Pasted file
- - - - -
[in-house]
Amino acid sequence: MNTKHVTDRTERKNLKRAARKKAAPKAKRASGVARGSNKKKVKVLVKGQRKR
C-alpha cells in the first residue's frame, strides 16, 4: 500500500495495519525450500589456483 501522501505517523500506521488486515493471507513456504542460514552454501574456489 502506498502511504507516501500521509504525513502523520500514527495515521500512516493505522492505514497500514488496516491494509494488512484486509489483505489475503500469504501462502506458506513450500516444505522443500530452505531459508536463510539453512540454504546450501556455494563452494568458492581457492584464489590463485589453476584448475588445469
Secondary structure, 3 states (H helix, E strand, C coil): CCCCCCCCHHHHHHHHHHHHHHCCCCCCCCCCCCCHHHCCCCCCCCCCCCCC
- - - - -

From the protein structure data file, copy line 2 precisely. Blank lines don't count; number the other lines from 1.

Amino acid sequence: MNTKHVTDRTERKNLKRAARKKAAPKAKRASGVARGSNKKKVKVLVKGQRKR